AUTHORS' CONCLUSIONS

Evidence is insufficient to show the effectiveness of relaxation techniques as treatment for menopausal vasomotor symptoms, or to determine whether this treatment is more effective than no treatment, placebo, acupuncture, superficial needle insertion or paced respiration.

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  • Authors+Show Affiliations

    ,

    Faculty of Medicine, Chiang Mai University, Muang, 110 Intavaroros Road, Sriphum, Chiang Mai, Thailand, 50200.

    , ,

    Source

    MeSH

    Acupuncture Therapy
    Electroacupuncture
    Female
    Hot Flashes
    Humans
    Middle Aged
    Neurofeedback
    Perimenopause
    Postmenopause
    Randomized Controlled Trials as Topic
    Relaxation Therapy

    Pub Type(s)

    Journal Article
    Meta-Analysis
    Research Support, Non-U.S. Gov't
    Review
    Systematic Review

    Language

    eng

    PubMed ID

    25039019

    Citation

    Saensak, Suprawita, et al. "Relaxation for Perimenopausal and Postmenopausal Symptoms." The Cochrane Database of Systematic Reviews, 2014, p. CD008582.
    Saensak S, Vutyavanich T, Somboonporn W, et al. Relaxation for perimenopausal and postmenopausal symptoms. Cochrane Database Syst Rev. 2014.
    Saensak, S., Vutyavanich, T., Somboonporn, W., & Srisurapanont, M. (2014). Relaxation for perimenopausal and postmenopausal symptoms. The Cochrane Database of Systematic Reviews, (7), p. CD008582. doi:10.1002/14651858.CD008582.pub2.
    Saensak S, et al. Relaxation for Perimenopausal and Postmenopausal Symptoms. Cochrane Database Syst Rev. 2014 Jul 20;(7)CD008582. PubMed PMID: 25039019.
    * Article titles in AMA citation format should be in sentence-case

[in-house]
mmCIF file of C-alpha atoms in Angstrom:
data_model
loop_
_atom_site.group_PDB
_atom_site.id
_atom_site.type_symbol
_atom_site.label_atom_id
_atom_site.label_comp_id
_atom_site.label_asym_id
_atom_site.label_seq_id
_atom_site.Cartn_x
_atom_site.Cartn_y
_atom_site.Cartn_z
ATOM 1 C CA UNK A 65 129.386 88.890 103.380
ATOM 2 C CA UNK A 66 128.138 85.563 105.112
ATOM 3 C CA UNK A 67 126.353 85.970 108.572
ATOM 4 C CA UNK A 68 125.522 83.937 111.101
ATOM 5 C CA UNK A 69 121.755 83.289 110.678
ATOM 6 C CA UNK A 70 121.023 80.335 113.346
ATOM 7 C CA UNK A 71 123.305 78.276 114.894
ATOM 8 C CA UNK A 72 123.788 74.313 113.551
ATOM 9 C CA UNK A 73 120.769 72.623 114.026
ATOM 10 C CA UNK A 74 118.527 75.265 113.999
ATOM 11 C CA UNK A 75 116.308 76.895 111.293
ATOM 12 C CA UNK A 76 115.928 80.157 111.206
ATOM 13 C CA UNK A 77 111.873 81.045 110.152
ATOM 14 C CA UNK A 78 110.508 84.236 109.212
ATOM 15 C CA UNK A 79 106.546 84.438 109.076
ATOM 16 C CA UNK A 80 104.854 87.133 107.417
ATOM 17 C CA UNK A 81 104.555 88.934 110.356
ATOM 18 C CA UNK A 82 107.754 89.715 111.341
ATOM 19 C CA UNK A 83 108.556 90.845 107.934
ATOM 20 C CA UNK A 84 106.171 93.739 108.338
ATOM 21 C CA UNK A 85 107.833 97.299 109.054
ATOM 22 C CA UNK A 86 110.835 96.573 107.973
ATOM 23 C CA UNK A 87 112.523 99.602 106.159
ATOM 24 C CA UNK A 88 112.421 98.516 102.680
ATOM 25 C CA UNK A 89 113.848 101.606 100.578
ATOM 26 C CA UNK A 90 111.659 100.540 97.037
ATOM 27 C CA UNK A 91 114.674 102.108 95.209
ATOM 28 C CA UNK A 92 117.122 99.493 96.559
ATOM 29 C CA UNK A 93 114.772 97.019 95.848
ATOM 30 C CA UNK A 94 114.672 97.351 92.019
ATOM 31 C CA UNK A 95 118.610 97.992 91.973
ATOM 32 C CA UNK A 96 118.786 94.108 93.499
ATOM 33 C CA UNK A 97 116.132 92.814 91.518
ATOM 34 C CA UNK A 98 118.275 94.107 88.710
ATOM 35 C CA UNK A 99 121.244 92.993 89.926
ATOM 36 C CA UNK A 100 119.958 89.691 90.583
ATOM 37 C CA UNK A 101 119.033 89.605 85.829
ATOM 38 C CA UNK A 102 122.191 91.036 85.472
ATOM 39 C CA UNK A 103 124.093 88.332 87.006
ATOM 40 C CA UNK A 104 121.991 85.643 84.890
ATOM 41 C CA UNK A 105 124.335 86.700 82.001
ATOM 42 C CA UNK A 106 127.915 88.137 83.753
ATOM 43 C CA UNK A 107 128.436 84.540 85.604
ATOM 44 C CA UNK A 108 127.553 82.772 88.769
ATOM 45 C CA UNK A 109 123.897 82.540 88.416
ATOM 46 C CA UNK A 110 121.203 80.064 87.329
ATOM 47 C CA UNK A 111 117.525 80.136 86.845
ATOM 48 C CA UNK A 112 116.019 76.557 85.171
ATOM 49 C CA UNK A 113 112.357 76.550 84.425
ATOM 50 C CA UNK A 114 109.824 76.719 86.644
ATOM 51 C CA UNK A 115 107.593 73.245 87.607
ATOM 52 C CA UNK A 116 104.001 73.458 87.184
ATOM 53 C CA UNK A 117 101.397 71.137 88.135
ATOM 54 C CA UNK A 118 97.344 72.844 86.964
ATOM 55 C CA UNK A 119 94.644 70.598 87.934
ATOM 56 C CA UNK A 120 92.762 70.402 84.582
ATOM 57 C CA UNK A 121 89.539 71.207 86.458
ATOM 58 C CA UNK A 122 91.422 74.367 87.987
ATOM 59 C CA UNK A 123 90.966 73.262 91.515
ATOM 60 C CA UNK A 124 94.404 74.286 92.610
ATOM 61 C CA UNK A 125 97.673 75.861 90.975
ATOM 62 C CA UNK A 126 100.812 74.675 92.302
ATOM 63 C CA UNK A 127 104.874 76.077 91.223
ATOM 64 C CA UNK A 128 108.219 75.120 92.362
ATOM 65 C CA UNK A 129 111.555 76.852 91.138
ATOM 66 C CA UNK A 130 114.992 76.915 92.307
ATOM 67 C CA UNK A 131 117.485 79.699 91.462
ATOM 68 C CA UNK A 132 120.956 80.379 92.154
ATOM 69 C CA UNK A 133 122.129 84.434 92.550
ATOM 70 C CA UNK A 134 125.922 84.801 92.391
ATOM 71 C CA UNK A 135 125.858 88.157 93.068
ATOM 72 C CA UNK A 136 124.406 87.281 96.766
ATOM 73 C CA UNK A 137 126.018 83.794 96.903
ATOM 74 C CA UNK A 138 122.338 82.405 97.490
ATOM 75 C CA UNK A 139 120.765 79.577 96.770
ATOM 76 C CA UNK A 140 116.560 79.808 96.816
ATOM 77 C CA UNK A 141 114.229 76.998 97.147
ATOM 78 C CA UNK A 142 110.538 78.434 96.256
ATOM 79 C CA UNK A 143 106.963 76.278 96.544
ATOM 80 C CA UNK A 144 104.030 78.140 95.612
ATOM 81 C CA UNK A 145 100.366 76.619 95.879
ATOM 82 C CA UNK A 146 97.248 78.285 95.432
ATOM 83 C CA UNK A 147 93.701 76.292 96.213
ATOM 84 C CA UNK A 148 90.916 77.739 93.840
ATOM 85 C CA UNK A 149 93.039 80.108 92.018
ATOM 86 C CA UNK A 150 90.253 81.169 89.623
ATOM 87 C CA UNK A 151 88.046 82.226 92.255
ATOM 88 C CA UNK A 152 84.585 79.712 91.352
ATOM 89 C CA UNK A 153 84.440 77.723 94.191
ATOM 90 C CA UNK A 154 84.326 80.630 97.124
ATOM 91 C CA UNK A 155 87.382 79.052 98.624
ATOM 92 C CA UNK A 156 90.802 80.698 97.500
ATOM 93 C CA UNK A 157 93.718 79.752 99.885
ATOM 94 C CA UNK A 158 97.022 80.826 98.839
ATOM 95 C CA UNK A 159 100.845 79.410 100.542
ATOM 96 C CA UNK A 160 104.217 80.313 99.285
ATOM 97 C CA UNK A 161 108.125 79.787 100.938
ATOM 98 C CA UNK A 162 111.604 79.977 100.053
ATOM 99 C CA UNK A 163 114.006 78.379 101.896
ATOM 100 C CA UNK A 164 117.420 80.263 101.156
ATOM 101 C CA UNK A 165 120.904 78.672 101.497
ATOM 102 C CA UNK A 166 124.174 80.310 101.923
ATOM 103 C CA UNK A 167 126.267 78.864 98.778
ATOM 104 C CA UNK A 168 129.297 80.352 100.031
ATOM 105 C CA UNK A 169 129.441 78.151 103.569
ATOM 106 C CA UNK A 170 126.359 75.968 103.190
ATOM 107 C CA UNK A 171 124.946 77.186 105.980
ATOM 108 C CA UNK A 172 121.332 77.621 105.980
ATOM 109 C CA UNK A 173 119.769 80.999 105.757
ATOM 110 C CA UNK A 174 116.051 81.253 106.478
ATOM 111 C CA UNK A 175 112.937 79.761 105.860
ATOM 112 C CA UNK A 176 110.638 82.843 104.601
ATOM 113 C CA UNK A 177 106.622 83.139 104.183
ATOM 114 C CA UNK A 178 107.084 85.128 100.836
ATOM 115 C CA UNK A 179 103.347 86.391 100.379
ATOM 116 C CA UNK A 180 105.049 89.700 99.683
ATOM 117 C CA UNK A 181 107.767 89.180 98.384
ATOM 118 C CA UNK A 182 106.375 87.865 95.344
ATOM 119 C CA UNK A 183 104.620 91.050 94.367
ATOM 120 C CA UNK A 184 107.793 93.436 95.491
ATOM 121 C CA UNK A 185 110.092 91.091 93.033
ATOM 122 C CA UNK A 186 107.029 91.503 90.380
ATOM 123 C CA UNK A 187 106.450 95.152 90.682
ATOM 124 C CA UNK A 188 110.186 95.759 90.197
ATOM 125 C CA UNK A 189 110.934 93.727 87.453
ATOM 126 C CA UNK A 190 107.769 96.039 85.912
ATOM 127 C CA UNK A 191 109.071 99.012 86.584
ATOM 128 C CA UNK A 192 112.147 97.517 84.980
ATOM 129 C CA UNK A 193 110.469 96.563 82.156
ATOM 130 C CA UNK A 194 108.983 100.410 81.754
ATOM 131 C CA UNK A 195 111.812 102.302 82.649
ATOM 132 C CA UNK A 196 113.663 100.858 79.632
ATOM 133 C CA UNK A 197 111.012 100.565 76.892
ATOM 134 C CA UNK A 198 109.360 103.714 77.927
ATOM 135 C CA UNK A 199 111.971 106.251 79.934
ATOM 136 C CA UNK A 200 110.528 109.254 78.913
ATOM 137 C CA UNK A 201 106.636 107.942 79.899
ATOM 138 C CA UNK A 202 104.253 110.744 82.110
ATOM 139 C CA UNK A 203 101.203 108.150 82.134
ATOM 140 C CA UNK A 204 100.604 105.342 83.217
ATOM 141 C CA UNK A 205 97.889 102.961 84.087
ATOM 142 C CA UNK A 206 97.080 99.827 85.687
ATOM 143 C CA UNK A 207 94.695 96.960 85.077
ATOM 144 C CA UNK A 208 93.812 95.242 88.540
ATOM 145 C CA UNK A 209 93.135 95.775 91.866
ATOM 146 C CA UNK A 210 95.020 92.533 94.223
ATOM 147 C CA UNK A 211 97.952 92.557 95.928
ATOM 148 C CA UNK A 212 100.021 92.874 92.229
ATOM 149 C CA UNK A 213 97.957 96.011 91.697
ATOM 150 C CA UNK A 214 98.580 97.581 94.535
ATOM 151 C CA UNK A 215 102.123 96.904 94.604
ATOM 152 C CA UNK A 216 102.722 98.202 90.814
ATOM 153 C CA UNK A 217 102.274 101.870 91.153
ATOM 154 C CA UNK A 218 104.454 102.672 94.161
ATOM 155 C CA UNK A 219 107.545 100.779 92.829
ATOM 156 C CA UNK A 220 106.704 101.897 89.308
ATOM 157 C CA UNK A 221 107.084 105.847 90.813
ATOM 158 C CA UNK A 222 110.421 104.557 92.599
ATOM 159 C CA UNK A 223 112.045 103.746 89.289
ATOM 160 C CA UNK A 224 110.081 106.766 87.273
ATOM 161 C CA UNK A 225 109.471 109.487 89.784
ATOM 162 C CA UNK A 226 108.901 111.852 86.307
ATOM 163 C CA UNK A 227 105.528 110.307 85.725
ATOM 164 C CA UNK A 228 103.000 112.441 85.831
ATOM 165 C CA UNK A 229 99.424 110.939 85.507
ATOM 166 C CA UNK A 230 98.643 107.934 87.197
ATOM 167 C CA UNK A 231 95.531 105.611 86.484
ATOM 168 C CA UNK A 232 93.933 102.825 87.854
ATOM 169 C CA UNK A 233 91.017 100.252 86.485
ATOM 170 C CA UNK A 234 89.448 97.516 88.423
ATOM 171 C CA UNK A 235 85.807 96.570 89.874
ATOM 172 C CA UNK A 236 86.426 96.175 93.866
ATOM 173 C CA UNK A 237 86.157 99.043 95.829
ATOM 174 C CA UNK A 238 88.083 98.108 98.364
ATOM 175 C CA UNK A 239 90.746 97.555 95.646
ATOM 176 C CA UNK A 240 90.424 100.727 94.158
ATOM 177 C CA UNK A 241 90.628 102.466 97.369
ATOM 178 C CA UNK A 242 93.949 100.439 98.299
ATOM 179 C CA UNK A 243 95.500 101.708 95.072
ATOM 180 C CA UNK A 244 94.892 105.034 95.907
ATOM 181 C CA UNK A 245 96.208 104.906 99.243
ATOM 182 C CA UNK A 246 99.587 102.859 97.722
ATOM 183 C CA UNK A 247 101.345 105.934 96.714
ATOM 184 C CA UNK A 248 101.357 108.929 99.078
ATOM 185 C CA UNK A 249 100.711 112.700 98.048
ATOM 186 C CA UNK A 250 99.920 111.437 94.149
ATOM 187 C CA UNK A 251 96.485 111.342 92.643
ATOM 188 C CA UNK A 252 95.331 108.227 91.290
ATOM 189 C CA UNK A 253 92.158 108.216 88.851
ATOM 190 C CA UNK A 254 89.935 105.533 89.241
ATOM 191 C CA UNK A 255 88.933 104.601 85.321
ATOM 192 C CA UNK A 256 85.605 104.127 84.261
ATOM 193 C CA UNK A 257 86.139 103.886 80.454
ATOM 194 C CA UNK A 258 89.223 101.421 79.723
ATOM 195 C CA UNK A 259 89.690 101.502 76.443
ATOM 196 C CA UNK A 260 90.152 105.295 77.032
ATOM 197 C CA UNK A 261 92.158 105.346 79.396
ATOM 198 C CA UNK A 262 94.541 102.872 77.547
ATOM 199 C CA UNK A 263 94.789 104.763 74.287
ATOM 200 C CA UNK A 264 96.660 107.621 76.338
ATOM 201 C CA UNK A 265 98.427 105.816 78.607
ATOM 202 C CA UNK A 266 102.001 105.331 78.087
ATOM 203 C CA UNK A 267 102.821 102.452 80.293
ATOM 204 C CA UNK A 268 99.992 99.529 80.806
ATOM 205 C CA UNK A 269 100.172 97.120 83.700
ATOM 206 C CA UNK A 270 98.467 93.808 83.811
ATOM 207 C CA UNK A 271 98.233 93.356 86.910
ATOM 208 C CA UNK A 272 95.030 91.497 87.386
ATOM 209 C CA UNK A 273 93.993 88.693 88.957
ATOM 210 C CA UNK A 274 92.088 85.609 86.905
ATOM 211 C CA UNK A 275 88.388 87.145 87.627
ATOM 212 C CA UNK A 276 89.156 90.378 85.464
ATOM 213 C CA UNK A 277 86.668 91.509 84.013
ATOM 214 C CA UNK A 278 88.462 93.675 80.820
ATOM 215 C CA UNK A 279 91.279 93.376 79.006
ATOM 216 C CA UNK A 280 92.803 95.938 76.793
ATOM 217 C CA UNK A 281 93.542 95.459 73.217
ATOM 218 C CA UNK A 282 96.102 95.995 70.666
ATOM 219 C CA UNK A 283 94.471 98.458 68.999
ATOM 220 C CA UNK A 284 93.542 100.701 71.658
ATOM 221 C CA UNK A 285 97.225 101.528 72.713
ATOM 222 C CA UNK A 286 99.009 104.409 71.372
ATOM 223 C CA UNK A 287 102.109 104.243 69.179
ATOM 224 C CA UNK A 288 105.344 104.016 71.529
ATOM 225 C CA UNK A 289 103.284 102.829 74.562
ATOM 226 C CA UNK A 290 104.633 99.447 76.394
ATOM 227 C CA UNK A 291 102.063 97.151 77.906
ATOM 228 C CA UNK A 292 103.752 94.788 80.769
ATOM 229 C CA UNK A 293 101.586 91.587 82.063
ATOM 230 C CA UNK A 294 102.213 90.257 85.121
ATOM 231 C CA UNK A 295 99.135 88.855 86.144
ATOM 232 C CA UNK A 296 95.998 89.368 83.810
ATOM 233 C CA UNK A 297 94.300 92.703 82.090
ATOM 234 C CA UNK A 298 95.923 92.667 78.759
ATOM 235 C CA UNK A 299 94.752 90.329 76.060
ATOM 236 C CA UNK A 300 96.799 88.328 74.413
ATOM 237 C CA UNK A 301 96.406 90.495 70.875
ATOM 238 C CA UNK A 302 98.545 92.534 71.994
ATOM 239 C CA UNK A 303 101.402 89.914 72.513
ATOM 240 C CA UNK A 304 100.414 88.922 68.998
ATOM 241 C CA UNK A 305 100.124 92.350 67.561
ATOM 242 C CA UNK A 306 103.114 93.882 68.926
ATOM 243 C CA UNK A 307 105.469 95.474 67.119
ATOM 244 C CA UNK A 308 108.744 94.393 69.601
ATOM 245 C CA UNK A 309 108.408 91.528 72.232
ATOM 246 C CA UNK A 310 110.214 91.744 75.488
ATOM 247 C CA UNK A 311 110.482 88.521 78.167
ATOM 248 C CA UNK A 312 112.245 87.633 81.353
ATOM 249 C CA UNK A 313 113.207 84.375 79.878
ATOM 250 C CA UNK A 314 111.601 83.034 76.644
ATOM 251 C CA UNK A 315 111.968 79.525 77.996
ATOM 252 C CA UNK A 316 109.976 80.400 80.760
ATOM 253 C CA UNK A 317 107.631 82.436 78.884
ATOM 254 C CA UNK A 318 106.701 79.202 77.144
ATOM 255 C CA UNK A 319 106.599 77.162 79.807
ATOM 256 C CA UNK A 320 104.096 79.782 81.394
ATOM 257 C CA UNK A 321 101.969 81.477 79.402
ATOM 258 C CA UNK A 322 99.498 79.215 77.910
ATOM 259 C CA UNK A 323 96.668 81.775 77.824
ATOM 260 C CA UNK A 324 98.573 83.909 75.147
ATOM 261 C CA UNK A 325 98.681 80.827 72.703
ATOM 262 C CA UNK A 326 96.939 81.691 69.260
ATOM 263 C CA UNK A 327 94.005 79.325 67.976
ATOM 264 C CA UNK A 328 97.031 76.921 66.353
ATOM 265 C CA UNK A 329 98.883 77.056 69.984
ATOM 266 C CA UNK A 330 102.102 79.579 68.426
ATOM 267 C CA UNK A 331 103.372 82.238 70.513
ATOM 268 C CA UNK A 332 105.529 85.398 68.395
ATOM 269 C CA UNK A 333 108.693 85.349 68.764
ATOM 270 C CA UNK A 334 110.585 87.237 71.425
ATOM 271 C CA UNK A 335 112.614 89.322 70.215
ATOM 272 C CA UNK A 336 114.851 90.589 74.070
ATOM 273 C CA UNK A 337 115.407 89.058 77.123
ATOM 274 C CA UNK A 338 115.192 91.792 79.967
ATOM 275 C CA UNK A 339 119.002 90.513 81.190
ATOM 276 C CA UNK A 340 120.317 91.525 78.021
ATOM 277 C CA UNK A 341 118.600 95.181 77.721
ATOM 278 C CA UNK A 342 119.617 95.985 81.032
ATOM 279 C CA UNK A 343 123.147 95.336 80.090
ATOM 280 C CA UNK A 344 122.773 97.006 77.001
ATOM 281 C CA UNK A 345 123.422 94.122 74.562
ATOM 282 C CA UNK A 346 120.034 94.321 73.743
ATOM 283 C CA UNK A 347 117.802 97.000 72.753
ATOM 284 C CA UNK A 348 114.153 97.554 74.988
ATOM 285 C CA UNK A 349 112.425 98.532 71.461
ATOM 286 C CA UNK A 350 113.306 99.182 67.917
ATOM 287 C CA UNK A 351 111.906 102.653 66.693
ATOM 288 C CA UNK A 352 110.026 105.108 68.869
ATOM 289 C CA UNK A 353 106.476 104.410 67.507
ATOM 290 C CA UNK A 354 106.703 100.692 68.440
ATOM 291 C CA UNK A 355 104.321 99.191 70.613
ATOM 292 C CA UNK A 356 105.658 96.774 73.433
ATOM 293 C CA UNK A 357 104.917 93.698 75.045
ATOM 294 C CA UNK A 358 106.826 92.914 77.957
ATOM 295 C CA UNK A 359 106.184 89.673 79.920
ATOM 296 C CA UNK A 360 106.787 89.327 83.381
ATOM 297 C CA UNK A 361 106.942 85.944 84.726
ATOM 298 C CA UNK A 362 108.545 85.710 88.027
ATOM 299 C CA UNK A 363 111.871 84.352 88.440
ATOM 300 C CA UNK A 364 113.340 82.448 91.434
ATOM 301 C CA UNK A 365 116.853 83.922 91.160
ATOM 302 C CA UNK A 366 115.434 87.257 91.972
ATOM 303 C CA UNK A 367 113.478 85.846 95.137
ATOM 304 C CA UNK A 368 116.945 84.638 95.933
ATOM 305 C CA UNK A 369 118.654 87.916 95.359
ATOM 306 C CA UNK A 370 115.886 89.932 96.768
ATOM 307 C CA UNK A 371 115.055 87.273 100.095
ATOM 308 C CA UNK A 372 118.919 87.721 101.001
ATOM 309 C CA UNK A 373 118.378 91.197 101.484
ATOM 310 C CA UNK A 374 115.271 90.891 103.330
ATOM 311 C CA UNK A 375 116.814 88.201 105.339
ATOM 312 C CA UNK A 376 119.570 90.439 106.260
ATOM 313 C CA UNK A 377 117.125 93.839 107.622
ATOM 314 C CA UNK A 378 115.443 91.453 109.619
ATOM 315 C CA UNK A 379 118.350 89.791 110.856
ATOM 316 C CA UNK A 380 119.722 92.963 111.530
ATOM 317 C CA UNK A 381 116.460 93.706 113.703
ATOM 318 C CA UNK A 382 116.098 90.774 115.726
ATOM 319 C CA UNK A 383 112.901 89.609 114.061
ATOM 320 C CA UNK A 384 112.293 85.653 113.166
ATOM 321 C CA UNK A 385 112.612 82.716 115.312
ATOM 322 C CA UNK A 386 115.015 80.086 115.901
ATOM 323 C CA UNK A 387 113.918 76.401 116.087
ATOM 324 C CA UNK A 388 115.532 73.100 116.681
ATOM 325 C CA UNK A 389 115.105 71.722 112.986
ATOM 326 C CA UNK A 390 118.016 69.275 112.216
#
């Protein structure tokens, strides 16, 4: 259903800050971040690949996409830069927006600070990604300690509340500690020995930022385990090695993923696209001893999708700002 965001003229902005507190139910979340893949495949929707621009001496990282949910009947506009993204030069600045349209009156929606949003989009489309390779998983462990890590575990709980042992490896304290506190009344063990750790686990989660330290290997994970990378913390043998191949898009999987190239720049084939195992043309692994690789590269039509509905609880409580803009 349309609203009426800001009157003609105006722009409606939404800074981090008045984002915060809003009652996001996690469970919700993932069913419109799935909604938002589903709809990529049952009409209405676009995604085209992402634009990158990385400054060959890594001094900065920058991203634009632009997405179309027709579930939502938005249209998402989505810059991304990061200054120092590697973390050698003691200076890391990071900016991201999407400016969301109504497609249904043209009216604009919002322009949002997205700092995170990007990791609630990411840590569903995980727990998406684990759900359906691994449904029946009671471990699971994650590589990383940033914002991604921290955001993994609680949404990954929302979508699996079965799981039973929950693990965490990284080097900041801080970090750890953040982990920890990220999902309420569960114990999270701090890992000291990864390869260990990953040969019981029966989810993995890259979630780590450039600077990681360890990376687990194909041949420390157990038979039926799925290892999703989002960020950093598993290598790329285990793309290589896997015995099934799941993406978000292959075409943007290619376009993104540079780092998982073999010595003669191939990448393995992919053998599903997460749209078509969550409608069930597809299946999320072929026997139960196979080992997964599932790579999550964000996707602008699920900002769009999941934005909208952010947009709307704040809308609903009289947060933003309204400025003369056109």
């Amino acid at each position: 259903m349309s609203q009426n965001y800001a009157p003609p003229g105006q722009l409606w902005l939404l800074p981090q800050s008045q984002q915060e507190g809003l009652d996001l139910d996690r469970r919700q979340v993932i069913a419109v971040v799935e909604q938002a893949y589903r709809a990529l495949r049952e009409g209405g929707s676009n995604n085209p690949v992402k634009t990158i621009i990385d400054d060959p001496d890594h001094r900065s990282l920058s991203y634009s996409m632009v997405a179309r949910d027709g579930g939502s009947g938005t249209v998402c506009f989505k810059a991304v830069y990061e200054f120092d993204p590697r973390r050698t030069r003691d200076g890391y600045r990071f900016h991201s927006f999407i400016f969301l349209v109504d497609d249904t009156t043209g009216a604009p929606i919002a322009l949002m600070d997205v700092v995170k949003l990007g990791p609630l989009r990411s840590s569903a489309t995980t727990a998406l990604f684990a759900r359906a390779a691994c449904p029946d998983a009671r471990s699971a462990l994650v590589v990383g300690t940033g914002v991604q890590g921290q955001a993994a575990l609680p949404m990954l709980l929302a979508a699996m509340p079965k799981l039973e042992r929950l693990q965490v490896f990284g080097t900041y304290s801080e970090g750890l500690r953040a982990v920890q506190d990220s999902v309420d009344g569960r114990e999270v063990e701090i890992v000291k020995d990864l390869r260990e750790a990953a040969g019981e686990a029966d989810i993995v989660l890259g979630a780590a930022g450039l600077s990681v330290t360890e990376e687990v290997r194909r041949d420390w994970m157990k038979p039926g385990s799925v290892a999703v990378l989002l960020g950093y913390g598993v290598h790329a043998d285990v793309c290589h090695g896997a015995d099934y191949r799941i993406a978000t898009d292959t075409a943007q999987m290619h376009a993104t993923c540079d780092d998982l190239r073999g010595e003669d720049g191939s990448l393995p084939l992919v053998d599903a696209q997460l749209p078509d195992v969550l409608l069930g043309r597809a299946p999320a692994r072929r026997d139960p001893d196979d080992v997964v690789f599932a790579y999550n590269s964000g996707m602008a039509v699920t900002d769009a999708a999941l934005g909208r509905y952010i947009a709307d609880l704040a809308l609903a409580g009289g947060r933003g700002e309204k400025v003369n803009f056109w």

TY - JOUR T1 - Relaxation for perimenopausal and postmenopausal symptoms. AU - Saensak,Suprawita, AU - Vutyavanich,Teraporn, AU - Somboonporn,Woraluk, AU - Srisurapanont,Manit, Y1 - 2014/07/20/ PY - 2014/7/21/entrez PY - 2014/7/21/pubmed PY - 2015/1/13/medline SP - CD008582 EP - CD008582 JF - The Cochrane database of systematic reviews JO - Cochrane Database Syst Rev IS - 7 N2 - BACKGROUND: Since the time of publication of the Women's Health Initiative (WHI) study, menopausal symptom management has become more complex because of increased awareness of the risks associated with hormone replacement therapy (HRT). Currently, a wide range of management options is available. Some women take prescription drugs, and others use self care strategies, including lifestyle modifications, over-the-counter preparations and complementary and alternative therapies, such as herbal preparations, exercise programmes and relaxation techniques. Relaxation techniques consist of a group of behavioural interventions. They are considered relatively harmless, but their effectiveness in treating vasomotor symptoms and sleep disturbances remains debatable.  OBJECTIVES: To determine the effectiveness of relaxation techniques as treatment for vasomotor symptoms and associated sleep disturbances in perimenopausal and postmenopausal women. SEARCH METHODS: Searches of the following electronic bibliographic databases were performed in February 2014 to identify randomised controlled trials (RCTs): the Cochrane Menstrual Disorders and Subfertility Group Specialised Trials Register; the Cochrane Central Register of Controlled Trials (CENTRAL), MEDLINE, EMBASE, AMED, PsycINFO, Social Science Citation Index and CINAHL. Handsearches of trial registers, relevant journals and published conference abstracts were also performed. SELECTION CRITERIA: RCTs were included if they compared any type of relaxation intervention with no treatment or other treatments (except hormones) for vasomotor symptoms in symptomatic perimenopausal/postmenopausal women. DATA COLLECTION AND ANALYSIS: Two review authors selected studies, assessed quality and extracted data. Included studies were combined, if appropriate, by using a random-effects model to calculate pooled mean differences and 95% confidence intervals. MAIN RESULTS: Four studies were eligible for inclusion (281 participants): Two studies compared relaxation with electroacupuncture or superficial needling, one study compared relaxation with paced respiration or placebo control (α-wave electroencephalographic biofeedback) and one study compared relaxation with no treatment.No evidence was found of a difference between relaxation and acupuncture or superficial needle insertion in the number of hot flushes per 24 hours (mean difference (MD) 0.05, 95% confidence interval (CI) -1.33 to 1.43, two studies, 72 participants, I(2) = 0%; very low-quality evidence). Nor did any evidence suggest a difference between the two interventions in hot flush severity, measured using the Kupperman Index (MD -1.32, 95% CI -5.06 to 2.43, two studies, 72 participants, I(2) = 0%; very low-quality evidence).The other two studies found no clear evidence of a difference in hot flush frequency between relaxation and paced respiration, placebo or no treatment. The data for these comparisons were unsuitable for analysis.None of these studies reported night sweats, sleep disturbances associated with night sweats or adverse effects as an outcome.The main limitations of identified evidence were lack of data, imprecision and failure to report study methods in adequate detail. AUTHORS' CONCLUSIONS: Evidence is insufficient to show the effectiveness of relaxation techniques as treatment for menopausal vasomotor symptoms, or to determine whether this treatment is more effective than no treatment, placebo, acupuncture, superficial needle insertion or paced respiration. SN - 1469-493X UR - https://www.unboundmedicine.com/medline/citation/25039019/full_citation L2 - https://doi.org/10.1002/14651858.CD008582.pub2 DB - PRIME DP - Unbound Medicine ER -